how to properly use copyrighted material

How to use copyrighted material in your Jamberry marketing and keep it compliant - idkblog.com

In the previous post I talked about Jamberry compliance and briefly touched the subject of using someone else’s work. Let’s focus on the big one: Your marketing “Cannot contain images created by people other than you unless you have a license to use the image.” We’ve all done it; you’re in the middle of a party and a subject comes up that you need a graphic for. You go to the interweb and find the first good image you come across and get to work creating a new graphic. Really, this is a no-no. Yeah, you may have gotten lucky and grabbed an image that is free to use but it is up to you to stop and make sure it is so. How do you know if an image is ok to use? You need to read the creators terms of use or licensing agreement and if you haven’t ever done this you are probably at a loss as to where to start.  Lets just do an example, shall we?

Google is a great image source! Yes, this is obvious but there are some steps to using it correctly. Here’s how:

  • Type your google search and hit enter. For this example I did a search for “daisy chain.”Google search showing search filled in with the words "daisy chain" and the search tools button highlighted below it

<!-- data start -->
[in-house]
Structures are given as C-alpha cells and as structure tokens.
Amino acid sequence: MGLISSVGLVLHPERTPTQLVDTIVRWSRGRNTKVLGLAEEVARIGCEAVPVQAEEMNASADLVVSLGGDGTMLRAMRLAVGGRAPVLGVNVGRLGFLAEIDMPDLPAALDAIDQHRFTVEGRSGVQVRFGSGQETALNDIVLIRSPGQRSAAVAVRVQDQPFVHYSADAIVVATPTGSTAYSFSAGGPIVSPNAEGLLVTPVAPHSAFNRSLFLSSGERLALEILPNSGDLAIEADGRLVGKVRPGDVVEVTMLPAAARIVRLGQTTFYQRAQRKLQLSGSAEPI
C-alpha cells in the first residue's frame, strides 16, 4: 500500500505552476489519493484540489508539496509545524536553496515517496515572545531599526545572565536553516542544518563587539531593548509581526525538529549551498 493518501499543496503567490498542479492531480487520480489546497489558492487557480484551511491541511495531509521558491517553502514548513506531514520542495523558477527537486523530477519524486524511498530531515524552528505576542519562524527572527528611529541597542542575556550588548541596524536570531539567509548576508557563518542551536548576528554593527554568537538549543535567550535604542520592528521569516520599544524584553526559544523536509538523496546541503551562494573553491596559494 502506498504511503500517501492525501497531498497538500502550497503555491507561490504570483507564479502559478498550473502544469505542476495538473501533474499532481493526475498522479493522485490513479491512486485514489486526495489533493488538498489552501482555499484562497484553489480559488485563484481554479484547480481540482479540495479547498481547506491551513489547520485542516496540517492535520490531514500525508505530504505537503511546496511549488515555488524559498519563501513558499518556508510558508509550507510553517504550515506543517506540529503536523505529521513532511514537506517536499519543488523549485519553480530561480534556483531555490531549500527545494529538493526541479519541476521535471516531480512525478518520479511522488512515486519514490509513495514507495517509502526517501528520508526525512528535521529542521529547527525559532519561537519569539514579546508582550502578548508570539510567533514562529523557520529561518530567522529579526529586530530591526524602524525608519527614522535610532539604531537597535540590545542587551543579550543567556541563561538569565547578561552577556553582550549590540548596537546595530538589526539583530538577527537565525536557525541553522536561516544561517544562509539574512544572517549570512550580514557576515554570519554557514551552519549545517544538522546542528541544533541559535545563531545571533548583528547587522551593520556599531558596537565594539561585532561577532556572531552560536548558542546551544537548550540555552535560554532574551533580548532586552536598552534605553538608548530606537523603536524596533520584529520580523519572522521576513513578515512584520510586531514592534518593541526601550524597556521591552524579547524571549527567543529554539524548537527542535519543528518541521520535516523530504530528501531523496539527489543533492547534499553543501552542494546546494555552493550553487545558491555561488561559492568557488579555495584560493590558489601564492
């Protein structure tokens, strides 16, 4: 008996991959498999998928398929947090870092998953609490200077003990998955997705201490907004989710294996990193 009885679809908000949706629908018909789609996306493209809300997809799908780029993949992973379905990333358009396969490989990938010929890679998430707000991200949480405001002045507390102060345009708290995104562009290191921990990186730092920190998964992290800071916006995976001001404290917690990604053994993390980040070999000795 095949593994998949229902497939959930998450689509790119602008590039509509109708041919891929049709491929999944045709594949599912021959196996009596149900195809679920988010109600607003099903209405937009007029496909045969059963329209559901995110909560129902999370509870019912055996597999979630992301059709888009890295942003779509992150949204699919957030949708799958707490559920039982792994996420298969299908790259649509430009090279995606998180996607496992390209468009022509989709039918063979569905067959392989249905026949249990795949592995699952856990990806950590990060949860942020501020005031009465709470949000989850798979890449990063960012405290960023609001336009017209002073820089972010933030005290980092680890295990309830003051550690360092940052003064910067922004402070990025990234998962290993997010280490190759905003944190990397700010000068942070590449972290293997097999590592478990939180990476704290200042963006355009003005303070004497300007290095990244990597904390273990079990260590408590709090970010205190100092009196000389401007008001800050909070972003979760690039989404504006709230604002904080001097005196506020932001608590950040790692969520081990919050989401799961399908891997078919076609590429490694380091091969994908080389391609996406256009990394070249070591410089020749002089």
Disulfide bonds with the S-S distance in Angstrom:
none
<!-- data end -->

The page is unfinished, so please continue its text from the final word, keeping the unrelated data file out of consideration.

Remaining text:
• Click on Images
  • Next click on Search Tools
  • Then click on “Labeled for Reuse” Here you can choose what restrictions you are willing to search under.
  • Google images "labeled for reuse" optionsThe images that come up after you choose a reuse filter should be free to use. However, that does not mean that they are! How do we find out for sure? Click on the image.
  • Then click on Visit Page. This will take you to the page that this particular image is posted to. Note: this image could be posted all over the internet and the page you are about to visit may or may not be the original source of the image which is what we are on the hunt for.Looking for the original image source in order to discover image licensing.
  • Here we can see that the image comes from a free media site. Hold on, we aren’t done yet.
  • Down at the bottom it is noted as the “Original file” and if you scroll down you will see the creator along with their granted permissions. Image showing the original creator released the image to the public domain and "grants anyone the right to use this work for any purpose..."
  • The Permissions for this image say “Busterd grants anyone the right to use this work for any purpose, without any conditions, unless such conditions are required by law.”  BINGO! In clear plain English we have permission to use the image all we want.

The majority of free images require an attribution in order to uphold your end of the license agreement so I guess we need to talk about what that is. Attribution is when you clearly mark an image as not belonging to you, provide a link back to the source, and typically provide the source name.